Electrons, for a long time thought to be elementary particles, can be split into two separate parts, an international team of experts demonstrated in a new study. Each of the two resulting particles carries one of the two most important properties of electrons.
When broken apart, an electron produces a spinon – a particle that goes on carrying its former spin – and an orbiton – a particle that carries the previous orbital moment. Neither of the two resulting particles can exit the material in which they were produced, the team says.
Details of the new study were published in the April 18 online issue of the top scientific journal Nature
. The research group was spearheaded by experts at the Paul Scherrer Institute
, in Switzerland, and theoretical physicists from the IFW Dresden, in Germany.
In order to split the two main properties of each individual electron – spin and orbital – investigators fired X-rays from the Swiss Light Source (SLS) into samples of the copper-oxide compound Sr2CuO3.
Physicists explain that electronic spin is the property that gives rise to magnetism. In addition, each electron prefers to orbit around the atomic nucleus on a certain path, or orbital, similar to how different satellites around Earth take distinct orbit according to the function they fulfill.
Usually, both quantum properties are attached to the same electron. What the research group did was use X-rays to separate these two intrinsic traits. The compound Sr2CuO3 was used for this application because particles contained within can move in only one direction at a time.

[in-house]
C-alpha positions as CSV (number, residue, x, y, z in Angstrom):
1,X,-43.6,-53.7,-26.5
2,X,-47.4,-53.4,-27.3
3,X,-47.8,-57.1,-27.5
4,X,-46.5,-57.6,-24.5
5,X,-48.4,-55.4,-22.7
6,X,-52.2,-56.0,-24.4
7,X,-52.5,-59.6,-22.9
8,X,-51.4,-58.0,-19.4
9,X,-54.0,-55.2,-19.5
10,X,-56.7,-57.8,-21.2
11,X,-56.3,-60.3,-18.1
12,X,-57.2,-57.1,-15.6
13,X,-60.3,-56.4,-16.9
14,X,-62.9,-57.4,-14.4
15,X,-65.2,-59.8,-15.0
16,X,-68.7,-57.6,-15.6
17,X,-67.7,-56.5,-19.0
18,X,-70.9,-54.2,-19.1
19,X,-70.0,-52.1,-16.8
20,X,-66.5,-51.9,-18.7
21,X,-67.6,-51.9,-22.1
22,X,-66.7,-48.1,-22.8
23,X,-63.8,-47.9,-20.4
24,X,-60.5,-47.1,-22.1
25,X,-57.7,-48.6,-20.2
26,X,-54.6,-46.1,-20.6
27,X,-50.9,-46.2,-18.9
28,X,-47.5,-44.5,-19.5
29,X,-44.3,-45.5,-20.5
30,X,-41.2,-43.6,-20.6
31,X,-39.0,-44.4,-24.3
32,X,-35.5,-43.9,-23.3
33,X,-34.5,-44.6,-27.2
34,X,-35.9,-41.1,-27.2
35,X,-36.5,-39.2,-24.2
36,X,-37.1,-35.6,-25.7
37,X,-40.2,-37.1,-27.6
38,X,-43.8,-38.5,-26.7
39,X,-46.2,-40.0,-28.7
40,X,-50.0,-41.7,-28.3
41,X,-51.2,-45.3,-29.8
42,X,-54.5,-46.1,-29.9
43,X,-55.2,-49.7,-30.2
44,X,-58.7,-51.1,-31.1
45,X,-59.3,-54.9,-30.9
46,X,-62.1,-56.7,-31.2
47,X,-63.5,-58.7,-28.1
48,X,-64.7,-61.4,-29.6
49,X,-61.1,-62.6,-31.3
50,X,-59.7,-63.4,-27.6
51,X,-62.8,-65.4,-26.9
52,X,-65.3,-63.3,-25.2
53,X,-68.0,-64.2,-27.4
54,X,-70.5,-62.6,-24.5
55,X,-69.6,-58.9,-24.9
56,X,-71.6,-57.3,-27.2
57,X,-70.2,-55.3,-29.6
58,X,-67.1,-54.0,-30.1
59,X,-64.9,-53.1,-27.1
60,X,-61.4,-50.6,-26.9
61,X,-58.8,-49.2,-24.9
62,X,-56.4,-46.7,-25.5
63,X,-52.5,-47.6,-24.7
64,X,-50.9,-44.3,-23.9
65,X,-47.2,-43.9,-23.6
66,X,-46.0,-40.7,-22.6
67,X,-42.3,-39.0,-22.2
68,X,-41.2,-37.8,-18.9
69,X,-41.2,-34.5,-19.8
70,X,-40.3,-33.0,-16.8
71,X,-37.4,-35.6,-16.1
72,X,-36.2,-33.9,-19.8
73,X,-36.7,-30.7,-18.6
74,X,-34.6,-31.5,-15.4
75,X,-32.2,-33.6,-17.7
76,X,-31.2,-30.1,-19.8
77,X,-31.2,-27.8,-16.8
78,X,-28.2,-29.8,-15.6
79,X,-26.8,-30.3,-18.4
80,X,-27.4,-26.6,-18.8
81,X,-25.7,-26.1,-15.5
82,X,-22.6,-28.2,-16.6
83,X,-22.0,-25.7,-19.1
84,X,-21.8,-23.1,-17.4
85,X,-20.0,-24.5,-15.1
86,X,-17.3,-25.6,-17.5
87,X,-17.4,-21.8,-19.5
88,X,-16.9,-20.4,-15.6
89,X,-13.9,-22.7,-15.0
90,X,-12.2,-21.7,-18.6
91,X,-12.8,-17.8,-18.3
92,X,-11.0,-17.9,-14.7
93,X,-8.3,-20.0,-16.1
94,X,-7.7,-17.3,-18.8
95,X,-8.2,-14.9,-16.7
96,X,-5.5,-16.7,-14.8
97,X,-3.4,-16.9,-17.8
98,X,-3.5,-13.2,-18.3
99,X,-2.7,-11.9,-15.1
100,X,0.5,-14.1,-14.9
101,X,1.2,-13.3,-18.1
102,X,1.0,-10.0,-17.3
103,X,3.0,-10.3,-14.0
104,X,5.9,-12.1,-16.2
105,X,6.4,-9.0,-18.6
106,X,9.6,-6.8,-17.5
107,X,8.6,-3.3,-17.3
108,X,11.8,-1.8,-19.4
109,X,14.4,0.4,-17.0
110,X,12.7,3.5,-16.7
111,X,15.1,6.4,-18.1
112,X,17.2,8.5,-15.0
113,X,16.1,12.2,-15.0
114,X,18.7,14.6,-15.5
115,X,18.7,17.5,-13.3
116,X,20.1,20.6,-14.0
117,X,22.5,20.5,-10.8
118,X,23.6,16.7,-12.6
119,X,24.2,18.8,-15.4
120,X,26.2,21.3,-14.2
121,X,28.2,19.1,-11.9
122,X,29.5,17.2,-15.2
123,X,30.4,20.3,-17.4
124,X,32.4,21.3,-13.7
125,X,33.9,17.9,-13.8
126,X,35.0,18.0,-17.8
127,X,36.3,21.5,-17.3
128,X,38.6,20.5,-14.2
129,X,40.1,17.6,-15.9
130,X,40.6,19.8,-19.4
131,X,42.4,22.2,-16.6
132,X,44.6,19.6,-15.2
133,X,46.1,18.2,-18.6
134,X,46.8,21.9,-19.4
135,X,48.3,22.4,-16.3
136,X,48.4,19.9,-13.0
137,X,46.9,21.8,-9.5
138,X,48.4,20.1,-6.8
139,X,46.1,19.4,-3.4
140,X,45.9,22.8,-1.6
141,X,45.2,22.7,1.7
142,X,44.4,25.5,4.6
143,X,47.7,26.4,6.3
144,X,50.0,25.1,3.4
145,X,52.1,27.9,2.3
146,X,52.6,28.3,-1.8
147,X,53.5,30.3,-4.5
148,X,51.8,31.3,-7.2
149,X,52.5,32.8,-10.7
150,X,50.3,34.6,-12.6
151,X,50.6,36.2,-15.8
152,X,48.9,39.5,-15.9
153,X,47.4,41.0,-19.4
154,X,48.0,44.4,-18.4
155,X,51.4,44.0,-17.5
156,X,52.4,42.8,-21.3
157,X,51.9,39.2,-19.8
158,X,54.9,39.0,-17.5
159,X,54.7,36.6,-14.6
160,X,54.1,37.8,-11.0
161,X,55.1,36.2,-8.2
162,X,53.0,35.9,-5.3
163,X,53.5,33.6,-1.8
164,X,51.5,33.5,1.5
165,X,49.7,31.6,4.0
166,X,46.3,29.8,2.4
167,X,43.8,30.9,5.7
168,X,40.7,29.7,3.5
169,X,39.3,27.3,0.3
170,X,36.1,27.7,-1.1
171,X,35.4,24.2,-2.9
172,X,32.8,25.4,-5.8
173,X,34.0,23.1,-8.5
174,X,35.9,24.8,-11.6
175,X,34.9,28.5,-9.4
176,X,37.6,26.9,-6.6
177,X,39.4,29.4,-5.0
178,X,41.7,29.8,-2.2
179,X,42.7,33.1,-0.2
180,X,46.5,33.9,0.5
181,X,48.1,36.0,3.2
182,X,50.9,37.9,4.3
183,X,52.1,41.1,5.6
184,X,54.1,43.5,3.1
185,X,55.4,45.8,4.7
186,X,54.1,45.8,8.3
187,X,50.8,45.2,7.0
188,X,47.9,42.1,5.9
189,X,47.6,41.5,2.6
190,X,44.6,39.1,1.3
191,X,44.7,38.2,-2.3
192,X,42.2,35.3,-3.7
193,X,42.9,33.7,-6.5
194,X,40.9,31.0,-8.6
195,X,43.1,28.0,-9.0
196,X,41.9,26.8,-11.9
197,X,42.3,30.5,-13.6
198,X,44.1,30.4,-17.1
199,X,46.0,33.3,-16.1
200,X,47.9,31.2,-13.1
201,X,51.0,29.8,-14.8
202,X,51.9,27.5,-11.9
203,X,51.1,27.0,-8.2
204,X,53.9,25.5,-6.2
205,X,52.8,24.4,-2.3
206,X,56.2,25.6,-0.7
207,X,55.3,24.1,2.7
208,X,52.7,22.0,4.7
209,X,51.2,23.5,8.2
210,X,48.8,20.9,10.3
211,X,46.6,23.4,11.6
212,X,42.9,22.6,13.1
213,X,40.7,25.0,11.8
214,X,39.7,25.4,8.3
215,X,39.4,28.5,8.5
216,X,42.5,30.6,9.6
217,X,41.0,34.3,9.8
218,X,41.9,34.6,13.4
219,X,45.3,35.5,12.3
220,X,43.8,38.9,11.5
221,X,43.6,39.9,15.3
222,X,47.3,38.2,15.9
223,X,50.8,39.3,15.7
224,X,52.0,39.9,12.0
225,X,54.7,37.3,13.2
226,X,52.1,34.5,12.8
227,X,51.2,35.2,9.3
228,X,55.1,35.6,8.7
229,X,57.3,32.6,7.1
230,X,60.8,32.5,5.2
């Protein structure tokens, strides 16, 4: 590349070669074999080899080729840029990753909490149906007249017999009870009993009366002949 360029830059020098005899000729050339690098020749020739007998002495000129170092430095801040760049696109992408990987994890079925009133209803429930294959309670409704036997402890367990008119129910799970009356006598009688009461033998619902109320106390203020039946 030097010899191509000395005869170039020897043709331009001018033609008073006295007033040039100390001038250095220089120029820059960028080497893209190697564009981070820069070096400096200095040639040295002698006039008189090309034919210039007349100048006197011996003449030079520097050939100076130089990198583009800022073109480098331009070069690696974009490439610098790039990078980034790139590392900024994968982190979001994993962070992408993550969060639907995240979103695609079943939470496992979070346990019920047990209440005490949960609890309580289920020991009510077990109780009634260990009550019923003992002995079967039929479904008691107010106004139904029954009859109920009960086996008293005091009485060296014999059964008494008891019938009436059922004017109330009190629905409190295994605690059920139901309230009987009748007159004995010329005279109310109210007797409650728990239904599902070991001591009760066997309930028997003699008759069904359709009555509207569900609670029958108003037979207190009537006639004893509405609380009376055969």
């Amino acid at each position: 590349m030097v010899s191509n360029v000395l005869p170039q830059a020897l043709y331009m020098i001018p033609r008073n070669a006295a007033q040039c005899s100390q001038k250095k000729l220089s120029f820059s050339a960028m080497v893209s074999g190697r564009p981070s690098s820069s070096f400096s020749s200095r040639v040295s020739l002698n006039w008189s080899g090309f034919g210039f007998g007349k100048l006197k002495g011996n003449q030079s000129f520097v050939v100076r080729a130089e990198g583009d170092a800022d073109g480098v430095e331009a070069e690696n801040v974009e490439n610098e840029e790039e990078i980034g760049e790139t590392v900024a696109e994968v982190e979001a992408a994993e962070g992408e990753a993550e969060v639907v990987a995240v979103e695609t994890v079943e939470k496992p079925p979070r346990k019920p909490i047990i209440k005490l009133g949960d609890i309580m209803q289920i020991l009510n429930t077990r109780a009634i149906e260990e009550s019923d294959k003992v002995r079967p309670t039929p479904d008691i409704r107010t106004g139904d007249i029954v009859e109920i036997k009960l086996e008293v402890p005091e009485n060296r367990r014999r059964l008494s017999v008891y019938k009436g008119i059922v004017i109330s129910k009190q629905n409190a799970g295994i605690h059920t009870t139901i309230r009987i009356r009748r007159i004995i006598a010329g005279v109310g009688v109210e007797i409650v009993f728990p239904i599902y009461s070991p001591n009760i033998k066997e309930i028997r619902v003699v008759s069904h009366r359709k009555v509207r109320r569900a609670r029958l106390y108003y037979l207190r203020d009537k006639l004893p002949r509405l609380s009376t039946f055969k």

By firing the SLS X-rays into the test sample, scientists basically forced some electrons orbiting copper atom nuclei inside the compound to move to orbitals of higher energy. This means that the particles started moving faster around the nuclei.
After this is done, the electron splits into a spinon and orbiton. The new investigation is the first ever to observe this process as it happened. Certain theories suggested that electrons can be split under certain conditions a long time ago.
“These experiments not only require very intense X-rays, with an extremely well-defined energy, to have an effect on the electrons of the copper atoms, but also extremely high-precision X-ray detectors. In this respect, the SLS at the Paul Scherrer Institute is leading the world at the moment,” team leader Thorsten Schmit explains.
“It had been known for some time that, in particular materials, an electron can in principle be split, but until now the empirical evidence for this separation into independent spinons and orbitons was lacking,” investigator Jeroen van den Brink adds.
“Now that we know where exactly to look for them, we are bound to find these new particles in many more materials,” says the scientist, who leads the theory team at the IFW Dresden.